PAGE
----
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ReliaQuest's ShadowTalk is a weekly podcast featuring discussions on the latest cybersecurity news and threat research. ShadowTalk's hosts come from threat intelligence, threat hunting, security research, and leadership backgrounds providing practical perspectives on the week's top cybersecurity stories.
November 30, 2023
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Remember stone-washed jeans? Well, they are back in vogue! (I don’t know about you, but I hated stone-washed jeans then and still hate them now.)
History has a way of repeating itself, from politics to fashion—and now cybersecurity has found itself in this loop. So, how did we get here and where do we go from here?
If you are in the cybersecurity industry, then you know that XDR or eXtended Detection and Response is the new black (or is it?) and the most nebulously defined cyber acronym in quite some time, if not ever. Extend to what? To whom? How far does it extend?
XDR has quickly become the “panacea” for all things related to detection and response, and every vendor has jumped to add those three letters to its product. But what we all still can’t decide is what “XDR” actually means.
Some are steadfast that it must be “born out of the endpoint,” while others simply say it must provide at least three of some well know control capabilities (endpoint could be one of them) along with an analytics backend. There is also a debate on whether it pertains to a single vendor’s technologies (i.e., Native XDR) or if it “extends” across a larger, multi-vendor ecosystem (i.e., Hybrid or Open XDR)? Hell, the industry can’t even agree if it’s “hybrid” or “open,” as “open” sounds like it could be “open-source.” And while this religious debate continues, the bad guys continue to prey upon our environments with blatant disregard for the category of tools or technologies we use.
For our purposes, let’s quickly review what the definitions are as they stand. Everyone agrees, at a minimum, that XDR must bring telemetry from disparate technologies together. Native simply means that the entire ecosystem in which XDR operates is limited to tools from a specific vendor, while Hybrid or Open XDR is defined as one that interoperates with technology from any vendor and is agnostic.
Sometimes it makes me wonder how much time people who define “categories” within this space actually spent as security operators. Was security one of their several roles or were they dedicated to fighting the good fight every day on the front lines? Surely, they know that most organizations do not go “all in” on just one vendor’s products? You might use a cloud control product or endpoint software from the same firewall vendor but what about identity management? What about external-facing applications and the web application firewalls used to protect them? Or your Secure Edge provider? Or your DNS infrastructure?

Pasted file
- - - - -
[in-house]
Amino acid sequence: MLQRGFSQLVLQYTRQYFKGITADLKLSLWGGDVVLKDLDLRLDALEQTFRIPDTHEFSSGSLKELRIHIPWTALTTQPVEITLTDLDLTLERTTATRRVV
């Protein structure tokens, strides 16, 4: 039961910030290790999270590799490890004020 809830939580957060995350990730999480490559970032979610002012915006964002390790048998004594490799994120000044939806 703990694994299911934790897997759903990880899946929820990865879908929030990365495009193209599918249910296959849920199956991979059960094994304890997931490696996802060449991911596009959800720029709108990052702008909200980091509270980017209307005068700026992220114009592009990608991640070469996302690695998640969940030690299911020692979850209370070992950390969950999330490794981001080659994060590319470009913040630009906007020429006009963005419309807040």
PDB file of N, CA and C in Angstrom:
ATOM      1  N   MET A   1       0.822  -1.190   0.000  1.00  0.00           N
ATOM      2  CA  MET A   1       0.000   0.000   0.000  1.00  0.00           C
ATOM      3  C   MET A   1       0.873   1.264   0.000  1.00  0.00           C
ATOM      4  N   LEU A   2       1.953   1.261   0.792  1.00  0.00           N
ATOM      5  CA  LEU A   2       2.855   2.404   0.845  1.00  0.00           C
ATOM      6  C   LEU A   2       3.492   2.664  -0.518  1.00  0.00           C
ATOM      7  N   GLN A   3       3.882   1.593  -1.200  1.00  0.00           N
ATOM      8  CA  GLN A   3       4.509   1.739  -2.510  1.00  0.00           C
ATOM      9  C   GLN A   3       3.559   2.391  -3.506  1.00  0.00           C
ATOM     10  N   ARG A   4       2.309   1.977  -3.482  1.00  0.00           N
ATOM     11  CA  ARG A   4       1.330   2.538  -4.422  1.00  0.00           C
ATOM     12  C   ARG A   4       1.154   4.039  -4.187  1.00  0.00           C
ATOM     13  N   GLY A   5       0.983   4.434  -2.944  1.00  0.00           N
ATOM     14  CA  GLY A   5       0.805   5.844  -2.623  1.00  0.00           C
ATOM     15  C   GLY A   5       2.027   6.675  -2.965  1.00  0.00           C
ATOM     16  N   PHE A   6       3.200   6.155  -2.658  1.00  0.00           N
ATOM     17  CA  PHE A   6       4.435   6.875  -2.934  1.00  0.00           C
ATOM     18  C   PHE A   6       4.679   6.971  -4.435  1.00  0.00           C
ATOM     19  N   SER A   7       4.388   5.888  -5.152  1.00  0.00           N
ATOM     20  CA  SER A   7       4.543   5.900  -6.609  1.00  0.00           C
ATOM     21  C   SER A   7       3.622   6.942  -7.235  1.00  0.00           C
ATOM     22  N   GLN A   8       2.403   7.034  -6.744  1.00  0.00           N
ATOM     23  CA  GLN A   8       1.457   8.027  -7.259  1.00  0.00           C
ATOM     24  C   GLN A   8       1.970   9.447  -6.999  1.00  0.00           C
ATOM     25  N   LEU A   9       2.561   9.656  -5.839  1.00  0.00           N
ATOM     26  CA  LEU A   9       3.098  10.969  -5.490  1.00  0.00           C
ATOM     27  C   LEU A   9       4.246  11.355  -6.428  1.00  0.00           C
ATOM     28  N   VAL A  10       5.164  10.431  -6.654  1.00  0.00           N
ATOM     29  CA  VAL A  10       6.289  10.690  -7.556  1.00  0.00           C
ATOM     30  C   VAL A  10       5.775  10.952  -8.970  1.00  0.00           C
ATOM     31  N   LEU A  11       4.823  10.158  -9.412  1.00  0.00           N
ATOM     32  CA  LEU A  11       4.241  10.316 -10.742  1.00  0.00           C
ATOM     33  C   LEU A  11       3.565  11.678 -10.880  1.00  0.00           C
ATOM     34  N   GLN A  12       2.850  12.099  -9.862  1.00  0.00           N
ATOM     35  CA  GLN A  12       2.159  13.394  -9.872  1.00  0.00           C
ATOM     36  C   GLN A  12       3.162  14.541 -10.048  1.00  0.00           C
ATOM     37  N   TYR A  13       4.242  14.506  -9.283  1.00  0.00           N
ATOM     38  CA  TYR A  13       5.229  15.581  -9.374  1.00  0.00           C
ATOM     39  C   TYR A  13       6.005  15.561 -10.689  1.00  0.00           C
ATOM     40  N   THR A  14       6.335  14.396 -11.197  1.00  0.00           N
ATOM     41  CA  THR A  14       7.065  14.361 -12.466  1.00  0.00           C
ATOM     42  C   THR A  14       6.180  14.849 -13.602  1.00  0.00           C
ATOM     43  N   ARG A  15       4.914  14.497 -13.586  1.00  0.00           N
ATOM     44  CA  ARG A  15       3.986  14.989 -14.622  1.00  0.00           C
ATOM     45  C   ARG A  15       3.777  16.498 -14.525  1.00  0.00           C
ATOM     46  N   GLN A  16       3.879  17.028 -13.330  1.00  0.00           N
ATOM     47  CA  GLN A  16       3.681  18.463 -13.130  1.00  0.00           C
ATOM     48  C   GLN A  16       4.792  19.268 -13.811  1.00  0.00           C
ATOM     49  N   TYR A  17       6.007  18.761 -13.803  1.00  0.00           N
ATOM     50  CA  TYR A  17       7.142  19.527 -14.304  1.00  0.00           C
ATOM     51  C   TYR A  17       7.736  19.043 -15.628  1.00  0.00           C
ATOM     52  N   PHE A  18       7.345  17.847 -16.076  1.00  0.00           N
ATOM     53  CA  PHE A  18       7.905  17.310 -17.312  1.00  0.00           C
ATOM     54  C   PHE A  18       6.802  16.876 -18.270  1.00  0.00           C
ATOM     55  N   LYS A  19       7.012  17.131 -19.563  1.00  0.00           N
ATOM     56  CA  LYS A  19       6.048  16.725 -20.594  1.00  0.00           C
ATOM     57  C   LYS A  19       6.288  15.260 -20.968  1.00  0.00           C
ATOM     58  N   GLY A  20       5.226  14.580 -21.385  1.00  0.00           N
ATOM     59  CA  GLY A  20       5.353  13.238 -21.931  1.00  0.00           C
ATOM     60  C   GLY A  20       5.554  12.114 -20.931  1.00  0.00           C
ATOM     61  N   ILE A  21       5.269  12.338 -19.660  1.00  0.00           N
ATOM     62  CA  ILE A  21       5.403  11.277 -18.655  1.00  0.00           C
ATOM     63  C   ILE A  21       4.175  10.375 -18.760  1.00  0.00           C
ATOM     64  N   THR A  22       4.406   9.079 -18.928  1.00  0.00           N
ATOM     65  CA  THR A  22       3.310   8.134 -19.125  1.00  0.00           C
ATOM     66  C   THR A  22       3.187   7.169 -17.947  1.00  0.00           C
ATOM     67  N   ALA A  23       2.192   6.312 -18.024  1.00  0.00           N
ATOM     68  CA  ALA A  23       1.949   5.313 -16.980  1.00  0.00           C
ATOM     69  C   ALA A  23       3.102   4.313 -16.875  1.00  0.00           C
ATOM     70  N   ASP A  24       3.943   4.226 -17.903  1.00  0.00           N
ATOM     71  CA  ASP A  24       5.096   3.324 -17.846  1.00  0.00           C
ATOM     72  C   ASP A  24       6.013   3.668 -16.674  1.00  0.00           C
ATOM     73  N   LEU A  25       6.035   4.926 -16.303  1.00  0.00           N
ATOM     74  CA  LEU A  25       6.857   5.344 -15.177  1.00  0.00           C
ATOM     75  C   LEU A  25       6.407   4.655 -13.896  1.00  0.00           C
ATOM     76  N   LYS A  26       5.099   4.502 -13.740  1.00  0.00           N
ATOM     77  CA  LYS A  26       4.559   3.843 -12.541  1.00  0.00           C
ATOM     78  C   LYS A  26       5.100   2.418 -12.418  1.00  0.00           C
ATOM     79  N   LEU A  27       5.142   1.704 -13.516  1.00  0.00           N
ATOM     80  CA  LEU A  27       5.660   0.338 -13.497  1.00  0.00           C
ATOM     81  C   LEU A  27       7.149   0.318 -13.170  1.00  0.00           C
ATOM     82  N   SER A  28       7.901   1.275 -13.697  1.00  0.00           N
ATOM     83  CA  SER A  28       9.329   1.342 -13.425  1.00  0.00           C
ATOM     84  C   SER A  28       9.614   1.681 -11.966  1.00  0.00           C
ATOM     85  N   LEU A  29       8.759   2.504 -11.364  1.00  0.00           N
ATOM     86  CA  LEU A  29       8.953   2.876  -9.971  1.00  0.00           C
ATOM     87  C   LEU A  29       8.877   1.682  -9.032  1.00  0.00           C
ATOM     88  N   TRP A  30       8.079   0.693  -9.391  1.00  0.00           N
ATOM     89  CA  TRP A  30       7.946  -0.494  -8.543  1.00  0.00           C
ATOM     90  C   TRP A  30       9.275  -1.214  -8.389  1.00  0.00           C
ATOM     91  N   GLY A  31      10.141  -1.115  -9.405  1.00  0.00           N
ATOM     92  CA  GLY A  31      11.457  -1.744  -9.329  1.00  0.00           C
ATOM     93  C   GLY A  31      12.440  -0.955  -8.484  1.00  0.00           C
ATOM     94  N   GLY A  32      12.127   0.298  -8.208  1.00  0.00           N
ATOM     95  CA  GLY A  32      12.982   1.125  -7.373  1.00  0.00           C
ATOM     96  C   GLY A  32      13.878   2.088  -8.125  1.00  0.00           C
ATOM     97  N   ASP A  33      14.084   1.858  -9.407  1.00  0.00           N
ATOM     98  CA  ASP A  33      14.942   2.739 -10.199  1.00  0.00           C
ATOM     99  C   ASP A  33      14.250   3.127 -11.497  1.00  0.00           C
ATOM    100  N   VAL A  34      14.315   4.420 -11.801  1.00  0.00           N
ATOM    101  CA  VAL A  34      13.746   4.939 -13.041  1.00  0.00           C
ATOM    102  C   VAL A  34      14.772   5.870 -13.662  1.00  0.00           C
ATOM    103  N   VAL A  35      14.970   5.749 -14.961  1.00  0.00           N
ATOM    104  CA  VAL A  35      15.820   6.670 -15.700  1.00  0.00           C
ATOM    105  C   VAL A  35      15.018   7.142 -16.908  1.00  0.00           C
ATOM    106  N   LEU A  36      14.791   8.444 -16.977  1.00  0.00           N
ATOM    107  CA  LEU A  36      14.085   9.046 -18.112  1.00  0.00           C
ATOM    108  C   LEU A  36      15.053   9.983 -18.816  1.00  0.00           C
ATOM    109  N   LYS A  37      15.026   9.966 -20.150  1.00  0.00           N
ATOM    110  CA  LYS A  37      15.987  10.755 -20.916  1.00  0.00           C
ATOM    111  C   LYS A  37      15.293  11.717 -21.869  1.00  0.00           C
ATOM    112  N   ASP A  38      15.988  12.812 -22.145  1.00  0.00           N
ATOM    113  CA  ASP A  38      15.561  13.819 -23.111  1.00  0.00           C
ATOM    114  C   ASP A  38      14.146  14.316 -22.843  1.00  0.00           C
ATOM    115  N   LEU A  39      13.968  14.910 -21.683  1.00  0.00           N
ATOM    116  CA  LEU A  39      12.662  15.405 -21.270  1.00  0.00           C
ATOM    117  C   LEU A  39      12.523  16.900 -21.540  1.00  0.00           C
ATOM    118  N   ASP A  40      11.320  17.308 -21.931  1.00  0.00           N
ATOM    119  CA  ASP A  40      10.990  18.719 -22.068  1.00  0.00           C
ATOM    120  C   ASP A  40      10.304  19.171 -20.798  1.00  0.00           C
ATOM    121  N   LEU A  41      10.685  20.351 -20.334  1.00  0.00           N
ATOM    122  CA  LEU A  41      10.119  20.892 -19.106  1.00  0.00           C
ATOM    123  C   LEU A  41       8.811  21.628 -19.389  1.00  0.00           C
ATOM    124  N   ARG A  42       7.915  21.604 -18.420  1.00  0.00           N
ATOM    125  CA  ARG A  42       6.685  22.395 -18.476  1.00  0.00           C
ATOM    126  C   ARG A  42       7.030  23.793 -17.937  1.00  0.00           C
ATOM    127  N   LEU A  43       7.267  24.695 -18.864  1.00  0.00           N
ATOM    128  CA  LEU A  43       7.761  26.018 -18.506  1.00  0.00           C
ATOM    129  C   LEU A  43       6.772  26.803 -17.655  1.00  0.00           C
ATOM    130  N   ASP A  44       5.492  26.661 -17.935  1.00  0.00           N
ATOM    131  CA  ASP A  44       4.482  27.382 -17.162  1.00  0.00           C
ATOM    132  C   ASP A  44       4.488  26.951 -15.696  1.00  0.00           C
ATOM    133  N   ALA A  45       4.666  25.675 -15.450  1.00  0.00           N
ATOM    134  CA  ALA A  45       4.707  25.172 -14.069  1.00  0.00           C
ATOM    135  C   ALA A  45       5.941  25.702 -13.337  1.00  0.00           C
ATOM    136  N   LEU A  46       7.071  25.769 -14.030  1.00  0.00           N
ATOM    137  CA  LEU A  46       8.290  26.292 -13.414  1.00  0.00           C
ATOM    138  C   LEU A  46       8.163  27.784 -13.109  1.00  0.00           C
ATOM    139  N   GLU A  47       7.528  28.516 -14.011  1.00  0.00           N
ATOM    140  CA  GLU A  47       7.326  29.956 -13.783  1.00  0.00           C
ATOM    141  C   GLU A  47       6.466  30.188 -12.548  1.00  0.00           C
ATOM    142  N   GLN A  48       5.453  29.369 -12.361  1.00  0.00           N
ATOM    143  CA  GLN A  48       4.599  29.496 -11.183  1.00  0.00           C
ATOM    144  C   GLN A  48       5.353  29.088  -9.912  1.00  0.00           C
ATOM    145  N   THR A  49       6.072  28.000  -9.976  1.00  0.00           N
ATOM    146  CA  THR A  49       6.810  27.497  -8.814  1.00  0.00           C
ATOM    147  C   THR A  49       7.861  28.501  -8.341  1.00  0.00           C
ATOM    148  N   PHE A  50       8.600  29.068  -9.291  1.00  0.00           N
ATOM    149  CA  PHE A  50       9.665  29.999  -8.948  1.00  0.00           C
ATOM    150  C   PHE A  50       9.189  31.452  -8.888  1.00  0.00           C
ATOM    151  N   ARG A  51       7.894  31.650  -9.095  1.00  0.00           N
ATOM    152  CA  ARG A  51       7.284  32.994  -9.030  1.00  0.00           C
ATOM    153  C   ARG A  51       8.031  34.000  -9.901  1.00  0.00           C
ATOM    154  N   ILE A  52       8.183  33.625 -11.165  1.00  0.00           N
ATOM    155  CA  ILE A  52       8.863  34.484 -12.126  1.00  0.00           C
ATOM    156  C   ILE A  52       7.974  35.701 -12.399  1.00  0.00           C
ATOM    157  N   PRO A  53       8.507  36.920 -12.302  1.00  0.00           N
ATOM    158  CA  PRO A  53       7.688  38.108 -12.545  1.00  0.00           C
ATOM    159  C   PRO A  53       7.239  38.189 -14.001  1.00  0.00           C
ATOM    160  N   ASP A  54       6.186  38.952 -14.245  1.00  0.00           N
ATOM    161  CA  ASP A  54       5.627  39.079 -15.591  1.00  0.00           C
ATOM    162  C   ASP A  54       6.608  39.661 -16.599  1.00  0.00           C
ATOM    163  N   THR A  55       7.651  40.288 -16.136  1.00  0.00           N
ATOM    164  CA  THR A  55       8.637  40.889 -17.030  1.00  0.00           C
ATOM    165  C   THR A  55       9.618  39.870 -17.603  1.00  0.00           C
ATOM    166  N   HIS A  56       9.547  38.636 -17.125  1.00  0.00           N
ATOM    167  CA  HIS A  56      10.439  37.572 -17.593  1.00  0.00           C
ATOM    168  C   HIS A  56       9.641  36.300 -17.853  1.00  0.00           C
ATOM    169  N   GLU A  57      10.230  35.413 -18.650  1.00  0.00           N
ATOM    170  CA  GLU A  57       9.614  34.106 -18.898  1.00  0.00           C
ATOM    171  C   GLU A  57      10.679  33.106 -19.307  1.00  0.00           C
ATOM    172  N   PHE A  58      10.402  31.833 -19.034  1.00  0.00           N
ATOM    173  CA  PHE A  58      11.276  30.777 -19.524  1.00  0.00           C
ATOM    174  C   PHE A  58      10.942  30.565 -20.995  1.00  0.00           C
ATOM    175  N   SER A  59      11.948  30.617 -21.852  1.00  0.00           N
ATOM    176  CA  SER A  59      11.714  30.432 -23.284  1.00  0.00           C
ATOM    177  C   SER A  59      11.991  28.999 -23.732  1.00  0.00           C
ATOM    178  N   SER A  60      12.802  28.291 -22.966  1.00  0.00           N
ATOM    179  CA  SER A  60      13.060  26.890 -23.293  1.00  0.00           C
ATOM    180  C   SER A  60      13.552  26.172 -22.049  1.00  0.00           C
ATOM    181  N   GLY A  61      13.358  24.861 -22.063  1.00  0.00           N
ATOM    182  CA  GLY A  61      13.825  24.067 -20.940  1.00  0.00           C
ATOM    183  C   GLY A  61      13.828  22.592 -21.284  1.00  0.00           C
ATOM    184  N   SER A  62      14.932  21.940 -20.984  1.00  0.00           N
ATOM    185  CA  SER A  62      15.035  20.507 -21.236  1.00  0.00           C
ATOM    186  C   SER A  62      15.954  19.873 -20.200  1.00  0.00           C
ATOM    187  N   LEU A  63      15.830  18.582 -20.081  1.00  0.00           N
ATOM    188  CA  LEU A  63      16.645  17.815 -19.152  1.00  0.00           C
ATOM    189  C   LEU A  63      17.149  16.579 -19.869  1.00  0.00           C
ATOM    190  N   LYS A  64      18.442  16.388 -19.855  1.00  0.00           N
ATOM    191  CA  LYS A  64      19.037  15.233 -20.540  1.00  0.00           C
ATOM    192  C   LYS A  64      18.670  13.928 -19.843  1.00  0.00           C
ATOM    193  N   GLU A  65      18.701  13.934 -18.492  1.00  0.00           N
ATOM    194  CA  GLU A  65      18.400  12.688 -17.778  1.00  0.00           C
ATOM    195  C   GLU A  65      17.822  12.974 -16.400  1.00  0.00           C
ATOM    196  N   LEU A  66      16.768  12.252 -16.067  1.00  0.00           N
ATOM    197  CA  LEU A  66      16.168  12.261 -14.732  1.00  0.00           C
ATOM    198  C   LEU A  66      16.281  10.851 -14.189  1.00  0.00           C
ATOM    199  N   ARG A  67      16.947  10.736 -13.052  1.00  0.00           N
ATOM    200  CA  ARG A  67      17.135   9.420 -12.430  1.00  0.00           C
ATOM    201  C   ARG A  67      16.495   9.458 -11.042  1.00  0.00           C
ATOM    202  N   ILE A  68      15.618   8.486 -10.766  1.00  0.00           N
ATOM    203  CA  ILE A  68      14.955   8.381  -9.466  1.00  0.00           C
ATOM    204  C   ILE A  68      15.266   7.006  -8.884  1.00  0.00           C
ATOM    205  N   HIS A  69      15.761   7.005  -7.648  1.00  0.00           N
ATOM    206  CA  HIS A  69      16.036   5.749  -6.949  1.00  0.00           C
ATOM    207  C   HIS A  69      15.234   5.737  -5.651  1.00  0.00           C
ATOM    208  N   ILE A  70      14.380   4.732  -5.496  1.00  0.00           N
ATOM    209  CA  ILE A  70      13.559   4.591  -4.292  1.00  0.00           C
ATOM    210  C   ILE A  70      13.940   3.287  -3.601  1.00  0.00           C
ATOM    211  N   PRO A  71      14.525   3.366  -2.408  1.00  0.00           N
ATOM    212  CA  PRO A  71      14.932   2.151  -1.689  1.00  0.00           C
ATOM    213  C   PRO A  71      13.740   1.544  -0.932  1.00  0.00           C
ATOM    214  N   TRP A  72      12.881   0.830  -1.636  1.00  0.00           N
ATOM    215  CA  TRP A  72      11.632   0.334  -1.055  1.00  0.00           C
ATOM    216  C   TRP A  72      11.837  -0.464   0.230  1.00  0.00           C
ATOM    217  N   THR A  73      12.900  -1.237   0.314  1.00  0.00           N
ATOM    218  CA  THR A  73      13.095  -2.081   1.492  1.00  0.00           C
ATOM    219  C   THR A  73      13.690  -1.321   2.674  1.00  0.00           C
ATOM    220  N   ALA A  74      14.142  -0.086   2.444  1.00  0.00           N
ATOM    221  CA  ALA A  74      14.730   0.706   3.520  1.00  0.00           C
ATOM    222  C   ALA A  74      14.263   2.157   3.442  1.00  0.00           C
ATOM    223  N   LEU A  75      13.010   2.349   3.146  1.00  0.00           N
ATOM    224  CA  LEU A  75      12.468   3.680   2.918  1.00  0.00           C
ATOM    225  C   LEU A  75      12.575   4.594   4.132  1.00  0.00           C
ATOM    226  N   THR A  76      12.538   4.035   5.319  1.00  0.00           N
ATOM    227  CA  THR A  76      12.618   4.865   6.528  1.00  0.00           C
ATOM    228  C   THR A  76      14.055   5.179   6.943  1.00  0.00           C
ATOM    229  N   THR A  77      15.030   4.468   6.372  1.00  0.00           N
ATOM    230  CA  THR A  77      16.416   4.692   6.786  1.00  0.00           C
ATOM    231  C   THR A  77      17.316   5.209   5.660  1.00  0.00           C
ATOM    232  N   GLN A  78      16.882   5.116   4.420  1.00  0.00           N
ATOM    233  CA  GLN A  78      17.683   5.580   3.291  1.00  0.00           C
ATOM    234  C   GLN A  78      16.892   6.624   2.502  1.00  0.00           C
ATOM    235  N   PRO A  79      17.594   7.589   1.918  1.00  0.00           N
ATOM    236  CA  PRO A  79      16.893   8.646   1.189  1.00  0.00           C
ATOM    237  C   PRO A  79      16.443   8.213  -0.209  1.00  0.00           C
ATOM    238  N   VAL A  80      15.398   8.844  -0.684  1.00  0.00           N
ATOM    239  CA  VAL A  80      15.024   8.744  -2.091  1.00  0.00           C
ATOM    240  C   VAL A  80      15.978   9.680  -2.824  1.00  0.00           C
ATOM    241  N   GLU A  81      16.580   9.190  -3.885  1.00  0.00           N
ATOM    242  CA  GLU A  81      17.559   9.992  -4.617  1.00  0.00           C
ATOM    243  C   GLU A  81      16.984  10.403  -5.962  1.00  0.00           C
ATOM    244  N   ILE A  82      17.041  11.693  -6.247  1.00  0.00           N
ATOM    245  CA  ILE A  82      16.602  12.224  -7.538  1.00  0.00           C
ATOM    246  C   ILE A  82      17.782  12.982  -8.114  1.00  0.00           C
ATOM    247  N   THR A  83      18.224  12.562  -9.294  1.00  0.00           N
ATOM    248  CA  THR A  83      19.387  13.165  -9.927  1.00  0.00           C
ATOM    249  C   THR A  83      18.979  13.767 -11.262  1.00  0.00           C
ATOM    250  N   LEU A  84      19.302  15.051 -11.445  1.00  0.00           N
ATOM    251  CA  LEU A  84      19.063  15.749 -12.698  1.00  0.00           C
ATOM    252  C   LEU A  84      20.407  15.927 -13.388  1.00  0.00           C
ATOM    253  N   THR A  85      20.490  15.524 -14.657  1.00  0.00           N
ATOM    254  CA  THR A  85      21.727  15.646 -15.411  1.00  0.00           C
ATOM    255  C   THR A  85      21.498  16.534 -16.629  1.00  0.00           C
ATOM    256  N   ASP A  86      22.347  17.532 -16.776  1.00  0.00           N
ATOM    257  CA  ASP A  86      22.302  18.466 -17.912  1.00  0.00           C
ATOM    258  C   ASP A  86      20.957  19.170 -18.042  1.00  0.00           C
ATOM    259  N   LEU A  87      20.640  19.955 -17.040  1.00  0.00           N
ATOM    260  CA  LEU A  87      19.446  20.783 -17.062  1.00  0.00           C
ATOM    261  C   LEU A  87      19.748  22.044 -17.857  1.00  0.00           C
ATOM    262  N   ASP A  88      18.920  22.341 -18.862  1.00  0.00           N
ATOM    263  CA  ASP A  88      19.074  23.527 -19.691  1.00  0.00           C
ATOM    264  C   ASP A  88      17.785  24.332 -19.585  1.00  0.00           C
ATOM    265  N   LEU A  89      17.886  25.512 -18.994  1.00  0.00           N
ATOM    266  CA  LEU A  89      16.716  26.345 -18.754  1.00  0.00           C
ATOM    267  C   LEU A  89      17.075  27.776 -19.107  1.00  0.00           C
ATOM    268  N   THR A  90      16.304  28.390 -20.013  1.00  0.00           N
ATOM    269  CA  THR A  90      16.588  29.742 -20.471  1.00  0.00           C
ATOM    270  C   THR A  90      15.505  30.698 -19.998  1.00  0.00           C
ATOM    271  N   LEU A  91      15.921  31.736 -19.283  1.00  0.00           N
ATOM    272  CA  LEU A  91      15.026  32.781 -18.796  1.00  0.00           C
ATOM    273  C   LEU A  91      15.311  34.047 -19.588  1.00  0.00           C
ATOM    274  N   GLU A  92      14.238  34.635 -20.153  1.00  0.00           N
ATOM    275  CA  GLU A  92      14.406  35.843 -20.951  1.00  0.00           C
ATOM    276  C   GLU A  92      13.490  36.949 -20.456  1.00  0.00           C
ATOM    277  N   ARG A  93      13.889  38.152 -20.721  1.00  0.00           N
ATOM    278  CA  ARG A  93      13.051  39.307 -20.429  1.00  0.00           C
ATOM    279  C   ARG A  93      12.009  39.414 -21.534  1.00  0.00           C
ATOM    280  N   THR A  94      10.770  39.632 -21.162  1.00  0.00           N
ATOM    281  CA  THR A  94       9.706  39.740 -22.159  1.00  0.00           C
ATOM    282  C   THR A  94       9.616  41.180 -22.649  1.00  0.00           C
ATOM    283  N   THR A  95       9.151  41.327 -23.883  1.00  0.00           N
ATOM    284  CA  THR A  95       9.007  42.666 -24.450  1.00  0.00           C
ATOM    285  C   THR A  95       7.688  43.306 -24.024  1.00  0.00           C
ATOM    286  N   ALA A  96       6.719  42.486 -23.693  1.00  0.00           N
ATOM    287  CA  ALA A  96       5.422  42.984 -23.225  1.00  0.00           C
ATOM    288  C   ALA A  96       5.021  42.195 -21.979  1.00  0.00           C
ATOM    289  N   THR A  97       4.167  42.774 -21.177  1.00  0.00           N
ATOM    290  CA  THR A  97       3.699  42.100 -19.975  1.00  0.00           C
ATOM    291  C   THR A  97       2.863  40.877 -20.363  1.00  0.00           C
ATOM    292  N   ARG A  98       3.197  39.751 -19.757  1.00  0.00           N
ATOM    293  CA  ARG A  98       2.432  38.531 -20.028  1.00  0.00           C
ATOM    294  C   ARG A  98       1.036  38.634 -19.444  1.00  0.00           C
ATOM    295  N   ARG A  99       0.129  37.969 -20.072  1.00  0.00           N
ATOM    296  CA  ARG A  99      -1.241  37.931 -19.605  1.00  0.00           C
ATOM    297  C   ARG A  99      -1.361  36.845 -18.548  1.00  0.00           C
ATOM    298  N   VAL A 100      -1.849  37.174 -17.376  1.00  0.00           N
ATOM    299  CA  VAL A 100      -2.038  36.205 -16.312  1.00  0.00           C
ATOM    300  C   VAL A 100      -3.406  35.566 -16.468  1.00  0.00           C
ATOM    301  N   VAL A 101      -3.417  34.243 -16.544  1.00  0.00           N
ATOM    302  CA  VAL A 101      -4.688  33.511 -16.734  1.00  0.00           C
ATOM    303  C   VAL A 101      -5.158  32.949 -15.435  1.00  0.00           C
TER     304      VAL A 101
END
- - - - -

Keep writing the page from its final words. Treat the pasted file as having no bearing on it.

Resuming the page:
This is the reality for most, so how much value, precisely, does Native XDR add to the security ecosystem? Are organizations expected to run multiple XDR platforms? That should make for some great conversations come budget time!
But we have been here before. Vendors have tried this “one platform to rule them all” approach before and failed. Let’s take McAfee, for instance. Starting with their endpoint flagship product, they branched out to hold all our logs with their acquisition of Nitro Security (2011), a SIEM; control our network with the purchase of Stonesoft (2013); and help us secure the cloud with their purchase of Skyhigh Networks (2017). The promise was to bring it all together with a common protocol called Threat Information Exchange (TIE), which, unfortunately, did not end well.
Environments are not homogeneous, and our solutions can’t be, either. Organizations need the ability to leverage best-of-breed capabilities to protect their brands and assets. Most of all, they need a “unifier” that gives them the flexibility to invest in what best fits their organizational needs. They need an XDR solution that allows them to easily plug and play across the various vendor solutions as their organization evolves.
In your day-to-day life, would you buy anything that is not compatible with the other technologies you have already invested your hard-earned money in? Would you use a Gmail account if your iPhone did not support it? You might buy Sonos because of what it offers, but you want it to work with Amazon Alexa if that is what you standardized on. Surely, you will not buy everything that is made only by Amazon but you want a standard platform to support anything you buy.
The freedom of choice, the flexibility and agility to leverage what you want, in your house, is what XDR is about. It’s what it must be about—because if it’s not, we have failed.
We’ve failed to clearly understand the problem of the practitioners on the front lines. What XDR should focus on is delivering a security operations platform that will make it easier for the operators to do their jobs efficiently. The principles behind the concept are not in question. XDR has the potential to fulfill an important promise as an architectural concept, but the categorization is confusing the market.
In my next blog, I‘ll dive deeper into why I think XDR is an architecture, not a category, and how this will impact the future of the SIEM.